Arriving at Tambolaka Airport on the Indonesian island of Sumba, I couldn’t help but note how empty the place was. The plane I arrived in was the only aircraft insight but soon even that had disappeared from sight. The airport was so devoid of activity, that I half expected a tumbleweed to roll by.
I later learned that this small airport serves two flights every day.
As a destination, Sumba pales in comparison with its more vibrant and glamorous neighbour Bali. Bursting with life and resplendent in its own unique culture; a trip to Bali will linger in the memory the same way the scent of jasmine and frangipani flowers lingers on the Balian air.
Sumba? Well, there was nothing there, which was far from what I imagined when my editor told me that I would go on a “VolunTour”.
Tired and hungry after 12 hours of travel since I left my home in Manila, there was nothing I wanted more than a hot meal and a comfortable bed. And soon, the staff of Sumba Hospitality Foundation, where I would be staying, picked me up, and we were on our way. As we cruised the roads of Sumba, I marvelled at the quaint structures that are unique to Sumba. Life on the island looked slow and simple, the opposite of the everyday hustle-bustle of big city life.
Months prior to the trip, the experience of going on a VolunTour piqued my interest, knowing that there is a rise in volunteerism and skills-based vacation across the generations. Indeed, 56% of global travellers think that travelling has taught them invaluable life skills, so I was determined to go.
I joined this amazing experience thanks to WorldVentures, which is an exclusive, travel club aimed at creating high-end and bespoke experiences with their travel packages. Founded in 2005, the organisation explores, discover and share carefully curated experiences to its members. The organisation grew with hundreds of thousands of members in over 40 countries. But as the travel club grew, it developed the more charitable, community-minded trips to give back to those who are less fortunate. Thus, WorldVentures Foundation was born. Its mission is simple – to create positive change in the lives of children all over the world. This is achieved through sustainable programs that promote their health, happiness, safety and development such as VolunTour trips.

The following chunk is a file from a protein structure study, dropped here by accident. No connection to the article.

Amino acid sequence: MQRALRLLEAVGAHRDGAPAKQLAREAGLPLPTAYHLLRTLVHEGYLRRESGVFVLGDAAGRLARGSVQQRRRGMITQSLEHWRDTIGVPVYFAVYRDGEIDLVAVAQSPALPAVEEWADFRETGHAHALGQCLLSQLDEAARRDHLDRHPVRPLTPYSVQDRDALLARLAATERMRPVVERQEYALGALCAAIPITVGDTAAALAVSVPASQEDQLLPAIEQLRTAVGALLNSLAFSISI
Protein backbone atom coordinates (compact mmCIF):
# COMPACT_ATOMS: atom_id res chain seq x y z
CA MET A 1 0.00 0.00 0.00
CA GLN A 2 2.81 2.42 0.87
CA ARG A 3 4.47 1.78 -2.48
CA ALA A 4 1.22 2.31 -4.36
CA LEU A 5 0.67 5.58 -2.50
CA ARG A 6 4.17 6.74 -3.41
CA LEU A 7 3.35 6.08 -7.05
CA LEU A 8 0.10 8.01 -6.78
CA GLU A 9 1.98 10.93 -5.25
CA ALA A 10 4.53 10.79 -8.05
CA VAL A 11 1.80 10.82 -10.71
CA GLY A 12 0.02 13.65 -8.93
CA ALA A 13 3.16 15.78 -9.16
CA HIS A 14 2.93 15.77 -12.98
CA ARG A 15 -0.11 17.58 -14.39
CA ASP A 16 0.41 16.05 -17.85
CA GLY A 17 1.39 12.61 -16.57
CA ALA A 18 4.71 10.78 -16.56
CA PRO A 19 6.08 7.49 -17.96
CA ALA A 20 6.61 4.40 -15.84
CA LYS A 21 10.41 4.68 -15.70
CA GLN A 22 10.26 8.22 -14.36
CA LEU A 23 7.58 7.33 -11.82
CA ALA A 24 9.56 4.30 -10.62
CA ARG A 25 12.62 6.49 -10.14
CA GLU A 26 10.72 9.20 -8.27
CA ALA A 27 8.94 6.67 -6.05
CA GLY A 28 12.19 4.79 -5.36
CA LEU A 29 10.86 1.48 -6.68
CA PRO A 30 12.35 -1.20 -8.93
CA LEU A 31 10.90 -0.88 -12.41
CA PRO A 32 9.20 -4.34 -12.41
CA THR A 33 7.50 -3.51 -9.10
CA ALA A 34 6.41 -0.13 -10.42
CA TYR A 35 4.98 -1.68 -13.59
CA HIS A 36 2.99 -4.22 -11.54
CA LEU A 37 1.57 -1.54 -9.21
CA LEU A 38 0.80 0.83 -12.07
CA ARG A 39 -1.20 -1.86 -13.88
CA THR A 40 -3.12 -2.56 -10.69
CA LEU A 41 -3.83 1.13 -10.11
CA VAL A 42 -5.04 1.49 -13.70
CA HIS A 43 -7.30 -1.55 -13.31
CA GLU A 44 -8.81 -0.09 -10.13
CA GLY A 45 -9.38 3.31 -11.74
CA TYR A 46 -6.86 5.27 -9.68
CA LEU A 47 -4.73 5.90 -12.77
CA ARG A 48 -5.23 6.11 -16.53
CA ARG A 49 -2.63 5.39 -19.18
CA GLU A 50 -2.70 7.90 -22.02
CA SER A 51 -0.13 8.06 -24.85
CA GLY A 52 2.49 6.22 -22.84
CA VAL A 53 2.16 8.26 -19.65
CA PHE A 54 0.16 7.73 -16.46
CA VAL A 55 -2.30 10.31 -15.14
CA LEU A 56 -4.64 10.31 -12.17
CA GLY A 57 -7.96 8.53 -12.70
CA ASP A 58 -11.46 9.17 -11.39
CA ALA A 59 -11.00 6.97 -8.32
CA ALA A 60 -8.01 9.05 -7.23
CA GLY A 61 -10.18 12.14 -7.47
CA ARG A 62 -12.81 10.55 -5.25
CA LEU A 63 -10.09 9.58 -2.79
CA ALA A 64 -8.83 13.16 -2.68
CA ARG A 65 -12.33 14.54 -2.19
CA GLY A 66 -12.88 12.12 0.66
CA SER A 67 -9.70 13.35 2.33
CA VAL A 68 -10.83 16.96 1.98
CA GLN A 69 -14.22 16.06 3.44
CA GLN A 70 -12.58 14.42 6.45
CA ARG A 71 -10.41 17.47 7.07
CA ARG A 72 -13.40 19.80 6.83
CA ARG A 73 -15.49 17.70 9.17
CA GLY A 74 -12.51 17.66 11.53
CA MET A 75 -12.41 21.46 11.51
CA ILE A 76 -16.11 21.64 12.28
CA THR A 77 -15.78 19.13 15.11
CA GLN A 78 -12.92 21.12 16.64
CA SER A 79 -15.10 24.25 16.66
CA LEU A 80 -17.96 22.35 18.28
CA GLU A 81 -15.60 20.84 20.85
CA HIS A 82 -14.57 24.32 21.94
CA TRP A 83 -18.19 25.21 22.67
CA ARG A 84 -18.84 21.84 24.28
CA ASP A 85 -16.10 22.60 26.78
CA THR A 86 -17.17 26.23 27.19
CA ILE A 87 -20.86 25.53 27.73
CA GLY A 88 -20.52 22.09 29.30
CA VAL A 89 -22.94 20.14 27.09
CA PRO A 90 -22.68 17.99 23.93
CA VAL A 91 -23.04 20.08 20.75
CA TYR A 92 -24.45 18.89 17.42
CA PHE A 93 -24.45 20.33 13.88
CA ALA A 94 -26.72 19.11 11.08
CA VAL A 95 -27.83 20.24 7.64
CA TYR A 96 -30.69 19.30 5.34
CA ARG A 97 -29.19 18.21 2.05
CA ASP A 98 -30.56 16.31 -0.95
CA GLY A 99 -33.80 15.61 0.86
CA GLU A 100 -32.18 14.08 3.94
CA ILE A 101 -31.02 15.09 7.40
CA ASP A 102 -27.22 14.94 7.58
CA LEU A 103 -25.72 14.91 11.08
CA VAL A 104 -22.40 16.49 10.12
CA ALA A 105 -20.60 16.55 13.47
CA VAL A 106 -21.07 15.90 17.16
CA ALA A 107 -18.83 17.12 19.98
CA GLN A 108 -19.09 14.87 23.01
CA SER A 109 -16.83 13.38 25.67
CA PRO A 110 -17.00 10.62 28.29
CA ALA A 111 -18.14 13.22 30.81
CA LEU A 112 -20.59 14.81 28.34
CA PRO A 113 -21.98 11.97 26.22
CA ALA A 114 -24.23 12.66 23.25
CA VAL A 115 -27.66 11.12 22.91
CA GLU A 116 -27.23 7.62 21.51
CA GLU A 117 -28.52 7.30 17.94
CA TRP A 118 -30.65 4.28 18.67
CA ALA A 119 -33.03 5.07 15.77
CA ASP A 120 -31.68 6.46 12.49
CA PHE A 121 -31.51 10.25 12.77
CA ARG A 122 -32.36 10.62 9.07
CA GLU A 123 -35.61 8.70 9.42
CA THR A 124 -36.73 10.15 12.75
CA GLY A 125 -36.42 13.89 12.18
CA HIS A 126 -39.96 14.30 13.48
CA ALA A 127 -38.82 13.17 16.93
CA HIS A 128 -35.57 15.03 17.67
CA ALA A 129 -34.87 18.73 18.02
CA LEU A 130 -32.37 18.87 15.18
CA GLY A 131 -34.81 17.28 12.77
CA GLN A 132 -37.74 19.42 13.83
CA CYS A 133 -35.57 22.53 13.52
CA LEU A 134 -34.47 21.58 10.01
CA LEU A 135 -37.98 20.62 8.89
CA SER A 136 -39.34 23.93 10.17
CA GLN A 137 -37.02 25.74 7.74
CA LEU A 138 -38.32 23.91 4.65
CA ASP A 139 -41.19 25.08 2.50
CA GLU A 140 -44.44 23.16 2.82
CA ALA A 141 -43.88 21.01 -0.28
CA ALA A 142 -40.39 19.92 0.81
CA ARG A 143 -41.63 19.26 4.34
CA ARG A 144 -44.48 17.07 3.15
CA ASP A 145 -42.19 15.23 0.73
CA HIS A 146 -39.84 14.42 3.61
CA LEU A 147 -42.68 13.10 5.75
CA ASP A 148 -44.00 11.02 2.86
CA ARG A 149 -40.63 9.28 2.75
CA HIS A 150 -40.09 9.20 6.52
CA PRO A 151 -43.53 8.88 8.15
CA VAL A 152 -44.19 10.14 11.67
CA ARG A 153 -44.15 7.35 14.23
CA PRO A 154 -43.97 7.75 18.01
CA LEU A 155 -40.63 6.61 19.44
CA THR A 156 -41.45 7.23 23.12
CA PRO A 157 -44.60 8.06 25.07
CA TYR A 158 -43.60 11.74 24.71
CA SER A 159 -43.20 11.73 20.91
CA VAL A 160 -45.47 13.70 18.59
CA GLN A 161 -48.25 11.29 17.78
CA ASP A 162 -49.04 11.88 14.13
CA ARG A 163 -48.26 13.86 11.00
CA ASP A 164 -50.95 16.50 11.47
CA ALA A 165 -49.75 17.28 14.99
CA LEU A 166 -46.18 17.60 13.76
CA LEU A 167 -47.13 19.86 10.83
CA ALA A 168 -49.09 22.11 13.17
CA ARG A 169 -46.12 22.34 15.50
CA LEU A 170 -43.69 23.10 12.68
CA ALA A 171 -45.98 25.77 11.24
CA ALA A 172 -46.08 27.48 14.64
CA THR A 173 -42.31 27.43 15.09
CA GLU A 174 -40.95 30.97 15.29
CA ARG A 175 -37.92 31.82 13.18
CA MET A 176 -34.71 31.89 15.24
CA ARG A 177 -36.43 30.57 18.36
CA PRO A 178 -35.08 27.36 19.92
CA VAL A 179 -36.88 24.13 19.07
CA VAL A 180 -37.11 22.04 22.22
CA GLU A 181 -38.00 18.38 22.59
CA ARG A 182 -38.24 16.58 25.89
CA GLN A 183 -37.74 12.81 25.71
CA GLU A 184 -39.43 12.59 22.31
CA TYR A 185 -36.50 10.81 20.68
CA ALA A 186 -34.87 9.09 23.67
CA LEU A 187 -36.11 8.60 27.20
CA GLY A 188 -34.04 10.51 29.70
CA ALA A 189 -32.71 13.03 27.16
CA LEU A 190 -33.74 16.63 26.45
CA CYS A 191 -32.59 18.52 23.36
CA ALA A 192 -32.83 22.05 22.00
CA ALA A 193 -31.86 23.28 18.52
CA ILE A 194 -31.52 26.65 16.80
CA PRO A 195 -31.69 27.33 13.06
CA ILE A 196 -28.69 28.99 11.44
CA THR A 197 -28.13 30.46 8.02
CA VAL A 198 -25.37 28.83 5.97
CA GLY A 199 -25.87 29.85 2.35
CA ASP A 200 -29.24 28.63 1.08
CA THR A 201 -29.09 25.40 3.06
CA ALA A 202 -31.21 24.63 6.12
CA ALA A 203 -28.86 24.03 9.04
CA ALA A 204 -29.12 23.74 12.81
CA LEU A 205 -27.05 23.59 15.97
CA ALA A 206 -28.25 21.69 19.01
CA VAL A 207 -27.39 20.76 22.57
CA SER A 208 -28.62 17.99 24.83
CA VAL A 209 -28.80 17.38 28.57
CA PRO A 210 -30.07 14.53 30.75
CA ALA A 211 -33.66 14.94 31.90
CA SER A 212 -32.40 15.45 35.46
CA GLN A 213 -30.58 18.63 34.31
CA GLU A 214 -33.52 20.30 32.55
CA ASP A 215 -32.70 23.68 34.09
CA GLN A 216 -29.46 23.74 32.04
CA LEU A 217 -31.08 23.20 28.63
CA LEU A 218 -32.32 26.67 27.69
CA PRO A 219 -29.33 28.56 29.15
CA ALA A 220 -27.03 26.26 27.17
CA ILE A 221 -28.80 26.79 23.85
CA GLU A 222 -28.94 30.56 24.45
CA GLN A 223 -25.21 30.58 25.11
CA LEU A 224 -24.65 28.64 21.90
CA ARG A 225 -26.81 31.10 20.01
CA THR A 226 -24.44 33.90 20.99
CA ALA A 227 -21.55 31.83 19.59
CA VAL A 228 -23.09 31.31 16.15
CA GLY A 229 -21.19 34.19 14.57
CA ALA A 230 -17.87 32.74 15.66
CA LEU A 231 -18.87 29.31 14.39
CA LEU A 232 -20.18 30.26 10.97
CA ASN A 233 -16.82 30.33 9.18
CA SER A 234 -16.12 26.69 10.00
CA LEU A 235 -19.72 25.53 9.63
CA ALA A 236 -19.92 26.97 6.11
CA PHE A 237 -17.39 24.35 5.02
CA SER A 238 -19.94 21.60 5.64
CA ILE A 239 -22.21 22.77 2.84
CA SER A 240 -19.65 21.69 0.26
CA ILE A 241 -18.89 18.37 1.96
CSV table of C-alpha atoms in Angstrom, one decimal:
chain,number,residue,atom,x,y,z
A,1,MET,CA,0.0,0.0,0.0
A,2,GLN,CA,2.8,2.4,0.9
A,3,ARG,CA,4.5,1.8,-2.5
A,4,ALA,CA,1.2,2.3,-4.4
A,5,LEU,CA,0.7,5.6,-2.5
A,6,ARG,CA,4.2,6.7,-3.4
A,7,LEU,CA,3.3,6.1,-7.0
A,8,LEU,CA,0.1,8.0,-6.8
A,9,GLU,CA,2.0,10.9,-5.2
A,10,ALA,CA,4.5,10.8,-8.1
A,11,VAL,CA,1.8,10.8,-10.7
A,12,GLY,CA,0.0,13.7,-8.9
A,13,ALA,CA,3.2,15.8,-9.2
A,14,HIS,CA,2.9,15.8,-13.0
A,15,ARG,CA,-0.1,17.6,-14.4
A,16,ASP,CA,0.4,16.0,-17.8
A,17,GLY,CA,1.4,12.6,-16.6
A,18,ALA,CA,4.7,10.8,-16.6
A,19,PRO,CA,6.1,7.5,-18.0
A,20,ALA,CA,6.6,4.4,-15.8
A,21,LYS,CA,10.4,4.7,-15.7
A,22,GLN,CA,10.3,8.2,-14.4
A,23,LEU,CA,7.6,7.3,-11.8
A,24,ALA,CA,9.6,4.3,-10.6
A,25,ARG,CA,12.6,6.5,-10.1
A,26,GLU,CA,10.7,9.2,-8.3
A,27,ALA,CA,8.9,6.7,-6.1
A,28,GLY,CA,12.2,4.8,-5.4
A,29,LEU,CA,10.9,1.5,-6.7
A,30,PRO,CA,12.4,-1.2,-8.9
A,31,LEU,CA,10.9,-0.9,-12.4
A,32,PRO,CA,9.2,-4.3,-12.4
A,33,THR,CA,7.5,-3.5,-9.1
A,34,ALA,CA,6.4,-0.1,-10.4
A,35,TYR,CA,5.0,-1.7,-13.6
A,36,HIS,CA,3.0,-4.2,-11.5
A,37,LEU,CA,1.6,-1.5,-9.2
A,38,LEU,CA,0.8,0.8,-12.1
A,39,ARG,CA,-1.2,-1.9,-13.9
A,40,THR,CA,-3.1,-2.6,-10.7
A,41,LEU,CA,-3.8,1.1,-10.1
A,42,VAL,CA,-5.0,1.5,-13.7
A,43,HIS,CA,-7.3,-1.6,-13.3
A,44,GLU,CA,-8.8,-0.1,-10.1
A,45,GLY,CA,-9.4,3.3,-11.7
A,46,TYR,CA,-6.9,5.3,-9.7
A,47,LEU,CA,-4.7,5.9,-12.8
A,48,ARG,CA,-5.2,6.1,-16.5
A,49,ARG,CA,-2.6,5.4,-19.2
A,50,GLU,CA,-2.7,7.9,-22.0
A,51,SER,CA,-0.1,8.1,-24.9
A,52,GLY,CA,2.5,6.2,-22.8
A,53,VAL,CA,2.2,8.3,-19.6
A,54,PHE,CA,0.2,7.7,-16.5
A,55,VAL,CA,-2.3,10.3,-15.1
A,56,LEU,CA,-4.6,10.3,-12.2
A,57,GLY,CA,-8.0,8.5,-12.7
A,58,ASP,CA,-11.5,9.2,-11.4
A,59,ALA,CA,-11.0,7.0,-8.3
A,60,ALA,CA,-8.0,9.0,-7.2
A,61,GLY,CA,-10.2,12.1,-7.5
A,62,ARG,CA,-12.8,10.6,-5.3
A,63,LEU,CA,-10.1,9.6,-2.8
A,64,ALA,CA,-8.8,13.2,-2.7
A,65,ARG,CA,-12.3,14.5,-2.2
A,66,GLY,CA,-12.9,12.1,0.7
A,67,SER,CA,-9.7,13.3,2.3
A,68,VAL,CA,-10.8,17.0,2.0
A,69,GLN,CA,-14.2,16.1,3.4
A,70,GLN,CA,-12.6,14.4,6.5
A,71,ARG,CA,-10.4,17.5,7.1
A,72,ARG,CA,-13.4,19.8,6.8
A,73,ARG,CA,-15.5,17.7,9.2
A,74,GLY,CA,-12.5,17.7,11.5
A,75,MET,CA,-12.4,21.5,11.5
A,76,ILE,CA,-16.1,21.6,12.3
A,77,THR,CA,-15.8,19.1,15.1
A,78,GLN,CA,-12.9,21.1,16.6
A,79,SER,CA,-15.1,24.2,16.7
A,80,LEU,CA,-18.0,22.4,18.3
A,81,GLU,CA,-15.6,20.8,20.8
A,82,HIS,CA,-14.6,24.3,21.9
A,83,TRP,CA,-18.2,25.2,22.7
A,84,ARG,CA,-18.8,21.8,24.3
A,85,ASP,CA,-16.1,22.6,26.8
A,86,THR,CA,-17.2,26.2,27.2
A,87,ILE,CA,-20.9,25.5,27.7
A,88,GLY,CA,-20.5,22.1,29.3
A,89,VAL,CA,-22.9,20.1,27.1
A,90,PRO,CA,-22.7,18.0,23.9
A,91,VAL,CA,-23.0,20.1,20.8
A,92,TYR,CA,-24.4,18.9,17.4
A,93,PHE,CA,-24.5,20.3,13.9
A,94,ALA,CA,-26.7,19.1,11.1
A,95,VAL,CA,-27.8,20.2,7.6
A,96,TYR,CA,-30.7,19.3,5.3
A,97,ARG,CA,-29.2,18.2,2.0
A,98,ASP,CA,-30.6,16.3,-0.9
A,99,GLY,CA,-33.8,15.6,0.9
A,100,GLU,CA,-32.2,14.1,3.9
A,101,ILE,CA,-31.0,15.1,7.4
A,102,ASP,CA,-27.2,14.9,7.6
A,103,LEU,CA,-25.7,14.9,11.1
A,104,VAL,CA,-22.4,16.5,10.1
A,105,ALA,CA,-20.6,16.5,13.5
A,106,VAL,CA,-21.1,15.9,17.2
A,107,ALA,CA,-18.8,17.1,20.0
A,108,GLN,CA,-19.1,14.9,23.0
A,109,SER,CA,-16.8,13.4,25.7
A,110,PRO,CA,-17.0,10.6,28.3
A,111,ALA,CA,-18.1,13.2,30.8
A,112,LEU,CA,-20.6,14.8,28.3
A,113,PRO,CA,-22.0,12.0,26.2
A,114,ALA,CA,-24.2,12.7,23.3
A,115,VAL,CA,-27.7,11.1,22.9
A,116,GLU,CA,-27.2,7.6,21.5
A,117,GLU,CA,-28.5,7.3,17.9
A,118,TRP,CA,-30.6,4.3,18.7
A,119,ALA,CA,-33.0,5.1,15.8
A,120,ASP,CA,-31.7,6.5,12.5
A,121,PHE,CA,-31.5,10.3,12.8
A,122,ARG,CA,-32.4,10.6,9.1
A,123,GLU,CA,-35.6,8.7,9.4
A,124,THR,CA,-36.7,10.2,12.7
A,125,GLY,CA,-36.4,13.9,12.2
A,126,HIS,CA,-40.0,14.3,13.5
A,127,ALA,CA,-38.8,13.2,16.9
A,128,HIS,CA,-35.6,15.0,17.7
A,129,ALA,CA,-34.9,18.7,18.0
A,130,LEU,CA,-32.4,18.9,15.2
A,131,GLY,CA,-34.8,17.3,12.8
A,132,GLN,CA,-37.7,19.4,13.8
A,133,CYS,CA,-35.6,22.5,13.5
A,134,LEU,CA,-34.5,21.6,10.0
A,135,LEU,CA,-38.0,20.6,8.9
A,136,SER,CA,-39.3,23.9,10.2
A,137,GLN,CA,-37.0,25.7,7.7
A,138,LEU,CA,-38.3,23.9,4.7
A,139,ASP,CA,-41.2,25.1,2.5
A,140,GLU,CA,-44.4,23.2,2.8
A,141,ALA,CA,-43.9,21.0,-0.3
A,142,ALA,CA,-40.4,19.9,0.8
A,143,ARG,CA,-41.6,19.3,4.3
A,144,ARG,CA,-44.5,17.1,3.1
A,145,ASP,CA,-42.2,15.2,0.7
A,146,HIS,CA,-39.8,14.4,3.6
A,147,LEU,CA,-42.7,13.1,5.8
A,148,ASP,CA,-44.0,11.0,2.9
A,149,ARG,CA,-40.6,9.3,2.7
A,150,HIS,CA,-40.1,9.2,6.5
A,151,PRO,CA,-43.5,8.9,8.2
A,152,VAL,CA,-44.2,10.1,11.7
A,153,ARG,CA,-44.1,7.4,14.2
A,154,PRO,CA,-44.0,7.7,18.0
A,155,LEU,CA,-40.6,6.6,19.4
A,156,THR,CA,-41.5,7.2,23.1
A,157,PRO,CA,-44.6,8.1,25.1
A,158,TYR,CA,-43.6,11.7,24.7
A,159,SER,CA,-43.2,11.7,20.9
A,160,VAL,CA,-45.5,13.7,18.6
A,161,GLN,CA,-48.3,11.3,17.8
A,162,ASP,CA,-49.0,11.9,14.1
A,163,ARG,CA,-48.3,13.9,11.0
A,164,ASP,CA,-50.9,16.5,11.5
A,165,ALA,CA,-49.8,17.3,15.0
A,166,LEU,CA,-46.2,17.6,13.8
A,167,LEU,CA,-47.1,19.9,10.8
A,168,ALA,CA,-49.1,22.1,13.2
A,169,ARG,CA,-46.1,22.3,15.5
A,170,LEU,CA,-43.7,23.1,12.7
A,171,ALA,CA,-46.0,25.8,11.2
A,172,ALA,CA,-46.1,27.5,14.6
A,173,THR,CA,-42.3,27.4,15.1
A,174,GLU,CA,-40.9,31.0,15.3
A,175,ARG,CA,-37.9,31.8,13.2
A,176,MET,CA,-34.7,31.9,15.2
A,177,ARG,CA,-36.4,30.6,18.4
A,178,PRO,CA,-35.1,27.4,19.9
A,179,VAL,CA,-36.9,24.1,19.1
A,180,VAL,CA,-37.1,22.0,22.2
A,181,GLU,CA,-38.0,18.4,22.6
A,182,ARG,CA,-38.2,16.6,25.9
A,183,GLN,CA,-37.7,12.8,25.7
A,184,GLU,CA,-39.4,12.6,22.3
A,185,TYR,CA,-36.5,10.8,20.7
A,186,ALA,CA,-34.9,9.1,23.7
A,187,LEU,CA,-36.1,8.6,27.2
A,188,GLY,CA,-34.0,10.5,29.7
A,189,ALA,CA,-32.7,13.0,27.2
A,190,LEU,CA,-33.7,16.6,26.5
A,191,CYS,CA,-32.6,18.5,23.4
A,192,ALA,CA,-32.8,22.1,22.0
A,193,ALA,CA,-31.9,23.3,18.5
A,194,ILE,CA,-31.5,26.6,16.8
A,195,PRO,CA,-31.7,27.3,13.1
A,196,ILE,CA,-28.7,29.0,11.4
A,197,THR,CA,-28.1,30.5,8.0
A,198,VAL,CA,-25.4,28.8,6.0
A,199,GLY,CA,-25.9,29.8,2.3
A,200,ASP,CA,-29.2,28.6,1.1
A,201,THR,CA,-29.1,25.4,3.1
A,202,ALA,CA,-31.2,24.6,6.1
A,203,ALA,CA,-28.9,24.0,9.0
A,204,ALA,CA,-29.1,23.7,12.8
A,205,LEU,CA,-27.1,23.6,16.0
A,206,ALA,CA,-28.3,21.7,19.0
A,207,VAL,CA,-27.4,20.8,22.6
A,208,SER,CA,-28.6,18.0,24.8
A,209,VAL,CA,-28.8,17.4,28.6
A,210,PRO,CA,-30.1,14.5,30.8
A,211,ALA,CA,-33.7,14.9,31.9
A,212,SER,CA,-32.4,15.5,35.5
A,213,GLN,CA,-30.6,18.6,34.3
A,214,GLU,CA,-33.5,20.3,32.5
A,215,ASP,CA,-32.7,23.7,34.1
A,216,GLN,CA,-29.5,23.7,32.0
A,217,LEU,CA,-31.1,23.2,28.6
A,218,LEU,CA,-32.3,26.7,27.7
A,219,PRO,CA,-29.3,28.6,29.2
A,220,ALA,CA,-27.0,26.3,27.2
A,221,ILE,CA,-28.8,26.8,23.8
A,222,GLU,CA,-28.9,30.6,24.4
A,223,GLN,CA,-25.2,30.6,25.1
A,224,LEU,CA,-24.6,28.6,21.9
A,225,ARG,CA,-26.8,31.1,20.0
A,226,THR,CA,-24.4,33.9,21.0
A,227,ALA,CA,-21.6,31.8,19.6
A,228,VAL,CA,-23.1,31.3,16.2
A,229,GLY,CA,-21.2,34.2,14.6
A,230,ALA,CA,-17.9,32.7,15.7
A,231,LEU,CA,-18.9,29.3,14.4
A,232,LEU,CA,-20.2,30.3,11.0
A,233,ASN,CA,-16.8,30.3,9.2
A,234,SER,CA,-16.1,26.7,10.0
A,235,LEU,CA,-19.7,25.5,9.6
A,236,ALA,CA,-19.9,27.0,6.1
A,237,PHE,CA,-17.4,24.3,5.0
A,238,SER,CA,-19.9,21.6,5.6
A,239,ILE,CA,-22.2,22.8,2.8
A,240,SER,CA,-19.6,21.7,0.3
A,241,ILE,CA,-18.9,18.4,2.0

VolunTours serve children in different parts of the world through a variety of volunteer programs. These tours are professionally planned, guided trips that put volunteers to work beautifying communities, building infrastructure and brightening the lives of children. No special talents are required; just equal parts compassion and commitment. VolunTourists are ordinary people making an extraordinary difference.
WorldVentures is constantly building its portfolio of tours and activities based on the following criteria – secure, safe, and sustainable. Anyone can join VolunTours that can be booked on the WorldVentures Foundation website. However, being a WorldVentures member comes with amazing perks such as special rates on travel packages.
Schools for Sumba is a VolunTour that stemmed from the partnership between WorldVentures Foundation and Happy Hearts Fund Indonesia in 2018. The two foundations joined hands to build 100 schools in Indonesia in the next five years for children whose families live in poverty.